Some things never go out of style. The little black dress and a simple string of pearls. A ’66 Mustang convertible. And the Doo Wop music of the ‘50s and ‘60s. Who can help but sing along and dance a bit when hearing such hits as “Only You” and “My Girl” and “Under the Boardwalk”? Good times, good times.
Chime in and groove to these and other classic tunes when Myles Savage and the Stars from The Platters, The Coasters, The Drifters and The Temptations Salute the Troops during their “Farewell Tour” with a performance at 7 p.m. on Saturday, Jan. 23, at Methodist University’s Reeves Auditorium. Funds will be raised for V.W.F (Veterans of Foreign Wars) Post #6018 and V.W.F. Post #670, Fayetteville, N.C.
In a recent phone interview, Savage, who was recruited as the lead singer for The Platters in 1976, explained the tour’s title.
“Well, farewell in the sense that all of us have our solo careers that we’re going off to. I’m looking forward to going to opera. I’ve always wanted to do that.”
Savage will be joined by Barry Gunn, lead singer from Cornell Gunter’s Coasters; Ira Greig, lead singer from Beary Hobb’s Drifters and Wolf Johnson from Richard Street’s Temptations as each performs his group’s hits, backed by members of the other groups.
And it’s a long farewell, thanks to the popularity of their music and dynamic performances.
“We started off about eight years ago after playing the Sahara Hotel and Casino. The bill at that time was The Platters, The Coasters and The Drifters. I met a Temptations friend in Las Vegas,” said Savage, “and he said, ‘Hey, you know what? Why don’t we put together a tour that would encompass going around the world to all the nooks and crannies, and we’ll call it the “Farewell Tour” of the Stars of The Platters, The Coasters, The Drifters and The Temptations.’ And so we did, and it’s been continuously touring because people just keep asking us to come, no matter where we are. They ask us to come, so we’re just very, very happy to have such a wide and large market for the music of the ‘50s and ‘60s, even though the radio stations have basically dropped their ‘50s and early ‘60s format. The people, when they fi nd that we’re coming to town, just crawl out of the woodwork because they want to hear their music. It’s the baby boomers who want to hear their music, and we’re so happy to bring it to them with some of the members who actually have sung with the groups that made these wonderful hits famous so many, many years ago. We’re just overwhelmed. It’s just more popular that we thought it would be.”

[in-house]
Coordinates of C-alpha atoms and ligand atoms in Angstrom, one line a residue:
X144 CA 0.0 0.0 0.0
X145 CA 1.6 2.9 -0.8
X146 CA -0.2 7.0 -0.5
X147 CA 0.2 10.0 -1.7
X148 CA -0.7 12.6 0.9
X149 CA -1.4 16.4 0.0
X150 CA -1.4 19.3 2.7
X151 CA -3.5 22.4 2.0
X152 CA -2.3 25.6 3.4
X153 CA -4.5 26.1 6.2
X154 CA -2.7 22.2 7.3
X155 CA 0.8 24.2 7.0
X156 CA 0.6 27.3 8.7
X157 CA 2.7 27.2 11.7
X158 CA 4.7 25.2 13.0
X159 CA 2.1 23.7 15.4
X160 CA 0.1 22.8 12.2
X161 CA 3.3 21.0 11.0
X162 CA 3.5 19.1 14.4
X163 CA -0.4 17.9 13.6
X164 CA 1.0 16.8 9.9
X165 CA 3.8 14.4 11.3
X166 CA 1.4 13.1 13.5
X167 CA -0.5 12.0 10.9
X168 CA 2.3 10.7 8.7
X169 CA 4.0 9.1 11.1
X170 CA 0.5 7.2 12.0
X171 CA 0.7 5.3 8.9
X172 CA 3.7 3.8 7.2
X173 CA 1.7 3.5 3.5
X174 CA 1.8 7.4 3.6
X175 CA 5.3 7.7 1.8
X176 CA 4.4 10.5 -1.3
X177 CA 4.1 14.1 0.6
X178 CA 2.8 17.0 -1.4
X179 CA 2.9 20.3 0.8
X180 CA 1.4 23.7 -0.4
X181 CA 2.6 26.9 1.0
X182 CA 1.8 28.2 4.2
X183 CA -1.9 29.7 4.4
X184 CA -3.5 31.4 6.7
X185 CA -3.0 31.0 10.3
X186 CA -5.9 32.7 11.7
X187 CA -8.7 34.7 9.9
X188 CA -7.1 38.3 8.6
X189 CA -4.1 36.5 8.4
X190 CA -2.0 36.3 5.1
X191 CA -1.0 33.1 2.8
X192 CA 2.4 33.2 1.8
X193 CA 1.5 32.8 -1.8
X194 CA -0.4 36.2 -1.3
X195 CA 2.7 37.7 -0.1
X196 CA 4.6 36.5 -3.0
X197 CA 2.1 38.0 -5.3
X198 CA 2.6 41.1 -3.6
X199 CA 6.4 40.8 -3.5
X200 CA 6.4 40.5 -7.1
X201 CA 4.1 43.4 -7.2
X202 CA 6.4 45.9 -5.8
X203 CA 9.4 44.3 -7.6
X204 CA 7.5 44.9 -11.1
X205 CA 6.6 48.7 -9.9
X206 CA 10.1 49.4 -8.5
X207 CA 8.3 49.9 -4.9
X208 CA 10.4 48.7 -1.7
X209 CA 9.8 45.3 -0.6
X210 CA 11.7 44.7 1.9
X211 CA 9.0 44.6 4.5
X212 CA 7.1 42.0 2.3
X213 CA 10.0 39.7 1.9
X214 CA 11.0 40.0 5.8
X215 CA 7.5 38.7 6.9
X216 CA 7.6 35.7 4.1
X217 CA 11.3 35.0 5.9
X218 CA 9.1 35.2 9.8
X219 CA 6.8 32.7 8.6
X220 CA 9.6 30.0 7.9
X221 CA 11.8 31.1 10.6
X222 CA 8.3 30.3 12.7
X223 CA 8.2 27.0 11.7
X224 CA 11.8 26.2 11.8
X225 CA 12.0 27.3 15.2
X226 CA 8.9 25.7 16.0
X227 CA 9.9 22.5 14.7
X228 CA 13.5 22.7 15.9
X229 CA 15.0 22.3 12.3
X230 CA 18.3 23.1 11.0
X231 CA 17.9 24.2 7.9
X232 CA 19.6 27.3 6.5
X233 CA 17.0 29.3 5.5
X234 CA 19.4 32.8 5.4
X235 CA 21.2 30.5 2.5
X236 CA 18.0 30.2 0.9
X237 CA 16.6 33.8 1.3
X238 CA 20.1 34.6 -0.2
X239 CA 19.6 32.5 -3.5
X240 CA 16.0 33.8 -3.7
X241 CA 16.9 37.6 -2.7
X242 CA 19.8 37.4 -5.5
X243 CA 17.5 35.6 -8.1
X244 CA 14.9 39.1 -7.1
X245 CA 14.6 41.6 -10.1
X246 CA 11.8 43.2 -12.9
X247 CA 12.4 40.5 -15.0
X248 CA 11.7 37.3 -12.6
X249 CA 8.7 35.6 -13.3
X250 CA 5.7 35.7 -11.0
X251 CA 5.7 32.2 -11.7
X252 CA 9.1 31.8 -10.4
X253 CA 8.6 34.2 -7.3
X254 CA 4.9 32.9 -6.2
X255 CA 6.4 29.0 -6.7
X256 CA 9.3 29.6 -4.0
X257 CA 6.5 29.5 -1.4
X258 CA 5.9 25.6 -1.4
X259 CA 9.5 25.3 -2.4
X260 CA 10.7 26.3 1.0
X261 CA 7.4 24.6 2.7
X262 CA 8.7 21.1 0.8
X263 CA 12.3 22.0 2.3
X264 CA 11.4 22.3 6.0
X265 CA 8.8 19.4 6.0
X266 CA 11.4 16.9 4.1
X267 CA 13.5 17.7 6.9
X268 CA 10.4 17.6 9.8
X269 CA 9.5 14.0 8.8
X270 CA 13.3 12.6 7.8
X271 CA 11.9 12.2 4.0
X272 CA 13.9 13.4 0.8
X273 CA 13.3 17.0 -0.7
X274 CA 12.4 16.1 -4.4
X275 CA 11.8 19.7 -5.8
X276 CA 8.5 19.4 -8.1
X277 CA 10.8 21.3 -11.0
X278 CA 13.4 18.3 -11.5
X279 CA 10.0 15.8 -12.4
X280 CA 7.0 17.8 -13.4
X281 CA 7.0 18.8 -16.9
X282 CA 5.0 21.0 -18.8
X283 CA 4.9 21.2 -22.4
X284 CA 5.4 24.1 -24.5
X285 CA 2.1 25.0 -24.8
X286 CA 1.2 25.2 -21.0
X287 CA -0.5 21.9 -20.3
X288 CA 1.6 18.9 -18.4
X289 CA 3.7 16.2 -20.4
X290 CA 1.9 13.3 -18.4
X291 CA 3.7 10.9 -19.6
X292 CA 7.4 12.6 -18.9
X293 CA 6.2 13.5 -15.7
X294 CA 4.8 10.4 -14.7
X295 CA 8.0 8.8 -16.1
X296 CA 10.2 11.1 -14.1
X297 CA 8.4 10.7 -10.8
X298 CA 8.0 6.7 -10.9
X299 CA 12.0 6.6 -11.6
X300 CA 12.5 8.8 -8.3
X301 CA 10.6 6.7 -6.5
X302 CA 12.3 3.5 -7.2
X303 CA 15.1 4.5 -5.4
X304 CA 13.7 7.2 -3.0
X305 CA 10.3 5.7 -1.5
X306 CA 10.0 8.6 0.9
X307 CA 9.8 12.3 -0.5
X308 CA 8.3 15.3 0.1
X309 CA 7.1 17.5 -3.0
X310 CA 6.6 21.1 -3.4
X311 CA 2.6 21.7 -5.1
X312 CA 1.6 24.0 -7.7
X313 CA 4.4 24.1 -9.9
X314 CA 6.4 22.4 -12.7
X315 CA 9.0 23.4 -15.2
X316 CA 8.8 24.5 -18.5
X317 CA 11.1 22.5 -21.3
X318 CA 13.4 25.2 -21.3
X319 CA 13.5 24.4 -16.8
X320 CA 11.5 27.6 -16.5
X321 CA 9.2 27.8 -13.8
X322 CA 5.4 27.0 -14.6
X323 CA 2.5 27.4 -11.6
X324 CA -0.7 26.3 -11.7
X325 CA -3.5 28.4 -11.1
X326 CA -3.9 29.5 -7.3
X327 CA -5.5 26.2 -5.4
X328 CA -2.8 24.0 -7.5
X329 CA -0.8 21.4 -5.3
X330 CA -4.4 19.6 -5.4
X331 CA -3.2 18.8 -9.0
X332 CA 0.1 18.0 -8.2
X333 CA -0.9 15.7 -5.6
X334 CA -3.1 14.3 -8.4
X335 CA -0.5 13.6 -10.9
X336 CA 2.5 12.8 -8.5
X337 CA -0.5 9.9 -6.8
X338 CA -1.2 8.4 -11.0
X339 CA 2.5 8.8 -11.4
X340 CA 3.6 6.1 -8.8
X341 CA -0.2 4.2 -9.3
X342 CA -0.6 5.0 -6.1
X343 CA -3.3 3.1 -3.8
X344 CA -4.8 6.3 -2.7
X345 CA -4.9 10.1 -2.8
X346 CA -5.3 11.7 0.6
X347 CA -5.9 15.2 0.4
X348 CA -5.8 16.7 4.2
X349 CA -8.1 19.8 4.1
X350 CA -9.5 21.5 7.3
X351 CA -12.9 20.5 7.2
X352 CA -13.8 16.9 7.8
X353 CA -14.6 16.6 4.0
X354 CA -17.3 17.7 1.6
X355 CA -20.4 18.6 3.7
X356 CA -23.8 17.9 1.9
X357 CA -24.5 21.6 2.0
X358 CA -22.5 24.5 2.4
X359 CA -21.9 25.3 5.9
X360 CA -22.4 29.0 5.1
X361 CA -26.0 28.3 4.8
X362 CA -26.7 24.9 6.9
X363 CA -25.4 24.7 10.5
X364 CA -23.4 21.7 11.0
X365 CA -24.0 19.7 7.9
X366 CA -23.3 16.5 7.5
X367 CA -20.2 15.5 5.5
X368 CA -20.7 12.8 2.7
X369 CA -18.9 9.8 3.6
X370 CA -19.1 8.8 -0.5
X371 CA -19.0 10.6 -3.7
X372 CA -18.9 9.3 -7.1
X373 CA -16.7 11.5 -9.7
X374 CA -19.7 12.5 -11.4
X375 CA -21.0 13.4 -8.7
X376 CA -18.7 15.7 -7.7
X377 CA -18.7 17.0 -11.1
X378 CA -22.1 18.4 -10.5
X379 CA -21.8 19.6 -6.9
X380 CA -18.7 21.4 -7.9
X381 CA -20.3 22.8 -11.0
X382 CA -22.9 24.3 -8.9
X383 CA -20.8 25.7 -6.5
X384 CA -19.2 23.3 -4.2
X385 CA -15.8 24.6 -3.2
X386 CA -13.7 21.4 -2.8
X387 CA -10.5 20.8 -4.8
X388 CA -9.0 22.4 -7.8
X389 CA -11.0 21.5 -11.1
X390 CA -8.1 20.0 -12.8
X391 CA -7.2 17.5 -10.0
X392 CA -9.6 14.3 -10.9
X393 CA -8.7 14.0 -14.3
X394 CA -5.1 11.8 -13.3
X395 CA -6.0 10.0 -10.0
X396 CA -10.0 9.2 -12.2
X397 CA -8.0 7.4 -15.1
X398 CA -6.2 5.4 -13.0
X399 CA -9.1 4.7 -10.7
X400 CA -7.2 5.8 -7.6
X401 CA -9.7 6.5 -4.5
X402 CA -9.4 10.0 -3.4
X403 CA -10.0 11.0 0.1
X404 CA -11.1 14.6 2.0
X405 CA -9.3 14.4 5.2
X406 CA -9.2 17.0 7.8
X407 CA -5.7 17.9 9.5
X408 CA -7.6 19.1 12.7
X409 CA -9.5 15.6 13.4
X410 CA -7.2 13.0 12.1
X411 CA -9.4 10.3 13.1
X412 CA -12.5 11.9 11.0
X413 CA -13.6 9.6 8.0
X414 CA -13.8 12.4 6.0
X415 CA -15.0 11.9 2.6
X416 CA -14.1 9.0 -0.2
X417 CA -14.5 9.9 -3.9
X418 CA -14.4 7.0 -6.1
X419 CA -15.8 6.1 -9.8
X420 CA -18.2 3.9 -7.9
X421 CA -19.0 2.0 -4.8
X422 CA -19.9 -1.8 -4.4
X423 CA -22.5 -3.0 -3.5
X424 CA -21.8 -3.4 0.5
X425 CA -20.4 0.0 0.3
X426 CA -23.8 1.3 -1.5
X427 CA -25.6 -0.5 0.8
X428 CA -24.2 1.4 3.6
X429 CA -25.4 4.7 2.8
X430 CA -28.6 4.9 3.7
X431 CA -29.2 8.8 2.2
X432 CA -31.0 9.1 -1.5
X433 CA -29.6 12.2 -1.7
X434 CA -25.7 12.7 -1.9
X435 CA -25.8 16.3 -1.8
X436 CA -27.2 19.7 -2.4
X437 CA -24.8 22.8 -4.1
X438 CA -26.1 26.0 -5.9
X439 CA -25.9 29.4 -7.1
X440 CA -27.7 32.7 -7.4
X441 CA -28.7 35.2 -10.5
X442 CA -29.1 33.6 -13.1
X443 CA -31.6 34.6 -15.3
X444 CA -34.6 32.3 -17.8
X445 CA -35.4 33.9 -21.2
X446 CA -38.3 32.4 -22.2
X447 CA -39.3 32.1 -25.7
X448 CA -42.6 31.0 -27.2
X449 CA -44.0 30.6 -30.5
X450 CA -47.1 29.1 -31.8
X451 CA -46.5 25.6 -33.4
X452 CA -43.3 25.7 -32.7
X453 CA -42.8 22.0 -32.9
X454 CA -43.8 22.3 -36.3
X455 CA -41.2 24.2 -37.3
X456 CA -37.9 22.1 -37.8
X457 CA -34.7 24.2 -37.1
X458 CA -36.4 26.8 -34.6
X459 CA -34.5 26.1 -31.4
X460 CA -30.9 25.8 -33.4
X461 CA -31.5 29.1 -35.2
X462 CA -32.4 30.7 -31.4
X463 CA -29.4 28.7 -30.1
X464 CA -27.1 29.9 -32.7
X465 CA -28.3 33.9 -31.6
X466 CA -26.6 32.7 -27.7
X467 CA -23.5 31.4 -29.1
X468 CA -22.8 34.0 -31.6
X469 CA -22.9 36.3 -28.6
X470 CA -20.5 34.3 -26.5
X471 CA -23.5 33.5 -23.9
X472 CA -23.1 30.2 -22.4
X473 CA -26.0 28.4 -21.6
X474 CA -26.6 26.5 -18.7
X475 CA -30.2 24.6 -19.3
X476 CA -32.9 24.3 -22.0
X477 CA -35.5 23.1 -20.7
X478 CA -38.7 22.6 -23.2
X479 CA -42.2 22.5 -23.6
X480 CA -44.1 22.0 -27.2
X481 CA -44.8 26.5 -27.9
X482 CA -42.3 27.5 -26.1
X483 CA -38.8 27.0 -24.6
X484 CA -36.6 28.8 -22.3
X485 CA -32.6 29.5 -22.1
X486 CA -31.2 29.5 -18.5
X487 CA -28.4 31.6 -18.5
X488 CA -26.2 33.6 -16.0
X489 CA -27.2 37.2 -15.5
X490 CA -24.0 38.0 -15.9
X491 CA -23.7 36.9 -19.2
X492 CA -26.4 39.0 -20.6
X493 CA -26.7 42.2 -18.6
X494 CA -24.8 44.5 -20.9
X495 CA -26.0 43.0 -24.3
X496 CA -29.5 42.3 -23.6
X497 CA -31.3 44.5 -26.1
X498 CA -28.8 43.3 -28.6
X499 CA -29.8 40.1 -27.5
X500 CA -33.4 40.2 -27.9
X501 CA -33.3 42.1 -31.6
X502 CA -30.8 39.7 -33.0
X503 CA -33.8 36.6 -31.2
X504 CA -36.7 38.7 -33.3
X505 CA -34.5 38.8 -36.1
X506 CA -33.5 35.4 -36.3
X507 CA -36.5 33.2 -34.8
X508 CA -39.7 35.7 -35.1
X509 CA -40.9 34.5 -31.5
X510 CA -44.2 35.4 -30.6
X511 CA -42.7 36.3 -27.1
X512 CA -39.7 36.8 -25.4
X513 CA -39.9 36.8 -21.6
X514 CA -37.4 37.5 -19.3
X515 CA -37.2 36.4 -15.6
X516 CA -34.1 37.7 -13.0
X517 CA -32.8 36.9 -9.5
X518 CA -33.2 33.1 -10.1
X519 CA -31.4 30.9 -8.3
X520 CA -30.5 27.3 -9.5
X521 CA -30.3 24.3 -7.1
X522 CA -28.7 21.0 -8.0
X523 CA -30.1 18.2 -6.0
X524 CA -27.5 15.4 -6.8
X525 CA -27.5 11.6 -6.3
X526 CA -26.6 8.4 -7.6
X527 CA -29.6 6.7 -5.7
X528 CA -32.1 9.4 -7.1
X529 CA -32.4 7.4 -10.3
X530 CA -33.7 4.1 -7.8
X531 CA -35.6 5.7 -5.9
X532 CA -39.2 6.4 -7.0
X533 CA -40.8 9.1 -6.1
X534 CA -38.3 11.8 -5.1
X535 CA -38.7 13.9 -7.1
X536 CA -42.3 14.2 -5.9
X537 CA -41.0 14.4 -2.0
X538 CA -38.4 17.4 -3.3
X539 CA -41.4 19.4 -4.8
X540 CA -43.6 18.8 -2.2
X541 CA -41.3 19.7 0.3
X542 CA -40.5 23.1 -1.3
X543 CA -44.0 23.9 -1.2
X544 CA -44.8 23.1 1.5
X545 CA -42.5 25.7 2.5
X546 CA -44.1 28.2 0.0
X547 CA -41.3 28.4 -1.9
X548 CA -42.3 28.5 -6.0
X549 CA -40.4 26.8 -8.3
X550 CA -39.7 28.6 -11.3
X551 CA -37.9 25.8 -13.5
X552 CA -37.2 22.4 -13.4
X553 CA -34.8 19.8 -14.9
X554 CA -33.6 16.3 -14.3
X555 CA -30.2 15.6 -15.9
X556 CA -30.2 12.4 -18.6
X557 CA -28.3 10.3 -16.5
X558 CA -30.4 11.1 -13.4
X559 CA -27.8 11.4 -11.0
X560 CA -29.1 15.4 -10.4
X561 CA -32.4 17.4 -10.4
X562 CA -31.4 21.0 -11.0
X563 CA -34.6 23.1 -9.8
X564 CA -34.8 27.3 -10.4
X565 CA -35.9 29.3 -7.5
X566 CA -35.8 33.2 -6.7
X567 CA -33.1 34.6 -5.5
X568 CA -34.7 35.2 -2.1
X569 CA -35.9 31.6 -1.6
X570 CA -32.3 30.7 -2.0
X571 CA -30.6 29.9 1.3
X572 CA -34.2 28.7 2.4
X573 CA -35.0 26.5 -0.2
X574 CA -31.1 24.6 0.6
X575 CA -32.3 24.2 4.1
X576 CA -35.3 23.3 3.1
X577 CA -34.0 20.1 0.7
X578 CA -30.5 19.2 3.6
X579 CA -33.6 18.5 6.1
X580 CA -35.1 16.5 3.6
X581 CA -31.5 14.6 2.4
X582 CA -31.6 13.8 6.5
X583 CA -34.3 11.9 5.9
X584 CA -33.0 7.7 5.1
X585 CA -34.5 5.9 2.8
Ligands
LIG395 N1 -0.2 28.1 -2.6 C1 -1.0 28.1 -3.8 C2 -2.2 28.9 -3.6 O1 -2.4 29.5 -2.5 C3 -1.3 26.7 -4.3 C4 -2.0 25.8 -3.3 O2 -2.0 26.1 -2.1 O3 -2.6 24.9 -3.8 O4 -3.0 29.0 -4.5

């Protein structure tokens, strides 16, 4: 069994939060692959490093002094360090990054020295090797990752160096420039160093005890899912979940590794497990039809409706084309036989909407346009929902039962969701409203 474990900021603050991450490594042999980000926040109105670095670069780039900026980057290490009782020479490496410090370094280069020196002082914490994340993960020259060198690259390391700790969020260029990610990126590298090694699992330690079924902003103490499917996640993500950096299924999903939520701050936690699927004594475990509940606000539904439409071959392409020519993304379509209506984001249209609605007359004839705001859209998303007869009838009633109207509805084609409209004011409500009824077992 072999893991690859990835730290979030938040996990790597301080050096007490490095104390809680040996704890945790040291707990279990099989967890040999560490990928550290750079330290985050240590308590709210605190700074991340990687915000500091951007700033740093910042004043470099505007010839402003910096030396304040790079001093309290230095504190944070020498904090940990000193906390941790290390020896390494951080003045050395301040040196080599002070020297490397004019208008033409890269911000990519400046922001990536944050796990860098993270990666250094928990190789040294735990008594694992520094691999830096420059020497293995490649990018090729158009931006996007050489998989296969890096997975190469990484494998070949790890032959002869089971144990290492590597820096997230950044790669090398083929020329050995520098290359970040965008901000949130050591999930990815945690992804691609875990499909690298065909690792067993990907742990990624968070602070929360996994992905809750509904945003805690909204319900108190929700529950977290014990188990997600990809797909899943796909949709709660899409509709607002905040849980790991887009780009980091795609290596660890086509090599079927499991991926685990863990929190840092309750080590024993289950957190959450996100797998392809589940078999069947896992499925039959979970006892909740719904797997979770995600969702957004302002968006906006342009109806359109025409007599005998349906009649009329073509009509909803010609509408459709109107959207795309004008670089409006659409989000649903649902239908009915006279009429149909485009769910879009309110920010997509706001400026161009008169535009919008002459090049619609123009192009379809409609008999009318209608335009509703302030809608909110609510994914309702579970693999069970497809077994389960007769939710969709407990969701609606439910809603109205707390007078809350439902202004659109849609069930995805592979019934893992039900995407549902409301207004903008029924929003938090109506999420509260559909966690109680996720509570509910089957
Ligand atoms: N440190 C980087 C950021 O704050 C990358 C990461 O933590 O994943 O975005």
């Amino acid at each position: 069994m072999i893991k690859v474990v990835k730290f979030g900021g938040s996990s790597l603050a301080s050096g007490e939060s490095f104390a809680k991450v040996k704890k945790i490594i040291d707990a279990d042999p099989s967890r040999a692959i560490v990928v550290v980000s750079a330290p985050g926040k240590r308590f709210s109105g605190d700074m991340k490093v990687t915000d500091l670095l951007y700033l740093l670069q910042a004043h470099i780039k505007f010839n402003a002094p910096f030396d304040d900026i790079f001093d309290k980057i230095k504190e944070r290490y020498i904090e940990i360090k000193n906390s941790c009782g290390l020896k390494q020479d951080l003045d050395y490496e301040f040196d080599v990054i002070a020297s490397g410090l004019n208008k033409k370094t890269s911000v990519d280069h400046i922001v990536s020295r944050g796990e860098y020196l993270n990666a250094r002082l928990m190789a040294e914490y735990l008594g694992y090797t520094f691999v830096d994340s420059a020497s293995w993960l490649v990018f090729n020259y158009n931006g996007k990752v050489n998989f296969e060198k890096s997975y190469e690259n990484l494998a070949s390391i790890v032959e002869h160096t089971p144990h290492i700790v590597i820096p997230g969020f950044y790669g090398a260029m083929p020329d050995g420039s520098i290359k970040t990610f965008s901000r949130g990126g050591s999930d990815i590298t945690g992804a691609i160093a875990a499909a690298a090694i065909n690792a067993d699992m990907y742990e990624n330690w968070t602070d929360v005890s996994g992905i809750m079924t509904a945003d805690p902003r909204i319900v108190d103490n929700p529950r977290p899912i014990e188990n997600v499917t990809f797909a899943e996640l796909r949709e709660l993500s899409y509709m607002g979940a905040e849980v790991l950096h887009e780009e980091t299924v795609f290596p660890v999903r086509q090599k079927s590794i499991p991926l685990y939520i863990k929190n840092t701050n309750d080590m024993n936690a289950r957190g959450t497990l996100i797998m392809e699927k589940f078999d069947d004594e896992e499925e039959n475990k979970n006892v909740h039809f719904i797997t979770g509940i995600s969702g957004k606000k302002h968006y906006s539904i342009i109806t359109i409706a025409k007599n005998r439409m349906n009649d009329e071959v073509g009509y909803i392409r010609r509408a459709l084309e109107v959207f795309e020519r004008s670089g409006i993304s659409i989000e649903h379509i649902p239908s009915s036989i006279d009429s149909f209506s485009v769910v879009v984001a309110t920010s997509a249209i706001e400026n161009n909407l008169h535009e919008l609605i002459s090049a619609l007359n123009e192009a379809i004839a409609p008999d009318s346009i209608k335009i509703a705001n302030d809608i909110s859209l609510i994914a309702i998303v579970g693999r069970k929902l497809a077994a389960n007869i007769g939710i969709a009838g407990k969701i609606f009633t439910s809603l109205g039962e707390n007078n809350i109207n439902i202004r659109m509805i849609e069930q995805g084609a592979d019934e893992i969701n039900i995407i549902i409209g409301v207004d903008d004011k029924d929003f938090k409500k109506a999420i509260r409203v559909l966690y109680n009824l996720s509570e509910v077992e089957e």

And these “Royalties of Doo Wop” don’t expect their audience to take their farewell sitting down as they listen to “The Great Pretender,” “Charlie Brown,” “Poison Ivy,” “My Girl,” “Get Ready” and “Up On The Roof.”
“We make our show an audience participation show because it’s not just for us to sing the songs. We like people to get involved. Once they get involved, they have a fantastic time,” Savage said. “I had one lady tell me she came in with a cane and she had to throw it down and start dancing, so I guess the music must be healing. We do the shake, the rattle and the roll. We do the Twist, and everyone’s twisting out there. We see these grandmas and great grandmothers twisting out there, and it’s just a fantastic time.
“It’s so delightful to hear after the show, when people say, ‘Oh, my gosh, you made me feel like I was 16 years old again,’ and that’s just wonderful. It just brings back some fantastic memories, but we also make some memories on each night of the concert. All of us are veteran entertainers from over 40 years of performing, and we know how to go out in the audience and just have a good time. Everyone’s dancing. It’s 1955 or 1956 all over again.”
All along the tour, the stars have raised money for veterans of foreign wars.
“We have veterans of foreign wars all over the country, and we raise money for their community projects. It’s our opportunity to serve them because they have served us so well,” said Savage. “They come to the show, they stand and I acknowledge them on songs like “My Prayer.” We just enjoy serving. We’ve raised over $2,500 in many venues, sometimes $3,000.”
After a recent show in Wilmington, N.C., Savage looked across the Cape Fear River at the USS North Carolina, and a sign caught his eye.
“It said, ‘All gave some, and some gave all.’ And I know that our group is doing the right thing, and we’re proud to do it.”
Savage noted that in challenging times, people want to feel good, and music lets them do just that.
“Oh, yeah, especially in times like these. We try to keep our ticket price very low so that everybody can come out and enjoy it. The music’s for everybody. It always was at that time, and our philosophy is to keep it at a price that people can afford. We just want to have a good time.”
Tickets for the performance are available at V.F.W. Post 6018, 116 Chance Street, (910) 323-3755; Brooks “Pro” Sound, Lighting and Video, 715 West Rowan Street, (910) 483-7160 or through TicketsWest, 1-866-464-2626 or www.ticketswest.com. Tickets range in price from $25 to $35.